INTERIOR: the east cottage survives particularly well and while it is not possible to say with certainty that internal joinery is original, the majority is consistent with an early- to mid-C19 date. Most of the doors are of similar plank and ledge construction with forged strap hinges and wooden or hairpin latches. There are simple architraves around the doors in the hearth room, unmoulded skirting boards and a wooden towel rail on the door between the scullery and the stair enclosure which could be a C19 fitting. A copper, with its wooden lid, survives in the corner of the scullery. The stair has three solid brick winder steps at the bottom and then continues in a straight, steep, timber flight along the party wall. On the first floor, the partition between the stair and the small back bedroom is formed of studwork, boarded on the bedroom side and the studs left exposed in the stairwell.
The joinery in the west cottage is less consistent because of the alteration to the plan, although there remain a number of plank and ledge doors similar to those in the east cottage. The simple straight flight of stairs, the balustrade on the first floor landing and the planked partitioning of the small back room are all later fabric associated with the C20 alteration. The doorway into the front room on the first floor has been moved to allow for the changes to the plan and the door which is now in-situ probably pre-dates the house. It has two raised and fielded panels and HL hinges.
Both houses have large hearth openings in the ground floor hearth room to take a range. Both openings have segmentally-arched lintels and a long mantle shelf on simple curved brackets. To one side of the hearth is a built-in cupboard. There is a similar arrangement on the first floor but with the fireplace being a much smaller opening with a cast iron grate and surround. The upper rooms in both cottages are unusual in having high vaulted ceilings, the lath and plaster finish being taken up to the underside of the collar of the roof trusses. The reason for this treatment is unclear and may or may not be original.
Ockley Manor Farm is believed to have mid-C17 origins, based on fabric within the surviving house, Ockley Manor (Grade II*). Of the historic farmstead, an C18 barn (now converted to domestic use) and dovecote survives, (both listed at Grade II), as does an unlisted courtyard of farm buildings of various date (now also in domestic use), several C18 or C19 stores and Ockley Manor Farm Cottages. The cottages were constructed between about 1818 and 1845, originally as a semi-detached pair, to house farm workers.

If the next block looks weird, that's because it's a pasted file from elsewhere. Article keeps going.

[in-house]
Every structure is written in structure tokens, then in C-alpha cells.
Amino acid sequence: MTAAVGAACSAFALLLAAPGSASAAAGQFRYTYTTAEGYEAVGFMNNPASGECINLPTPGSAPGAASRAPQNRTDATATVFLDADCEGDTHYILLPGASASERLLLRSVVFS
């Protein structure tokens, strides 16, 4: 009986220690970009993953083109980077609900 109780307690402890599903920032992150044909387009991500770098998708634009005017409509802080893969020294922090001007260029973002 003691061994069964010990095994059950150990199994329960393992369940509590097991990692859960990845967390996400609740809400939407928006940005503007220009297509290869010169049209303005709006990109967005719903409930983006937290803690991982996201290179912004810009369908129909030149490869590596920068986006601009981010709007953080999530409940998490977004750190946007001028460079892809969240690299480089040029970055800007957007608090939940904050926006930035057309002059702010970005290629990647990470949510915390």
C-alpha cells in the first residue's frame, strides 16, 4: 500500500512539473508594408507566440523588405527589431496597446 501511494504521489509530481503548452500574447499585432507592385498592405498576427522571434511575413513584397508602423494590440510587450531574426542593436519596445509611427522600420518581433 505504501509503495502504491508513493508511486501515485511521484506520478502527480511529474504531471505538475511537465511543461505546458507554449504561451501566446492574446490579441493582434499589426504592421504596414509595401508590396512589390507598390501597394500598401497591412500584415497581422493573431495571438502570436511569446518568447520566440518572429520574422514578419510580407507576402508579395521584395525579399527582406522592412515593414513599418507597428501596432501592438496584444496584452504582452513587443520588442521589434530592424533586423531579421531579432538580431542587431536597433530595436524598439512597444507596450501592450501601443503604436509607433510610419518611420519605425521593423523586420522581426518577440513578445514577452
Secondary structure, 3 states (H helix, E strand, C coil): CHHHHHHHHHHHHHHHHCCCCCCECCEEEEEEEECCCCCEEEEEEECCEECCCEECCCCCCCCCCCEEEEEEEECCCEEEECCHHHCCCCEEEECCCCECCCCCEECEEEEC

At some point the two cottages were converted into a single house. Although it is not known when this happened, it seems most likely from mapping evidence and the buildings' fabric that it was in the first half of the C20. The 1874 Ordnance Survey Map indicates that each cottage had a two-cell structure against the flank wall, almost certainly lean-tos based on surviving fabric and scarring on the brickwork of the flank walls. These are not shown on the 1845 Tithe map but as this is fairly schematic it is unclear if they might have been original. Part of a lean-to belonging to the east cottage survives in a modified form.
Ockley Manor Farm Cottages, a pair of early- to mid-C19 farm workers’ cottages now a single house, is listed at Grade II for the following principal reasons:
* the building has a striking use of traditional materials and largely retains its symmetrical arrangement as a pair of cottages;
* there is a good level of interior survival, particularly in the east cottage which retains much of its early joinery and its tightly arranged plan-form.
* the survival of features, fittings and plan-form illustrates well the modest farm-workers’ cottage of the C19 and the way in which such buildings were occupied.
* there is group value with the Grade II* listed Ockely Manor, and the Grade II listed barn to the north-west of Ockley Manor and the dovecot to the south-west of Ockely Manor.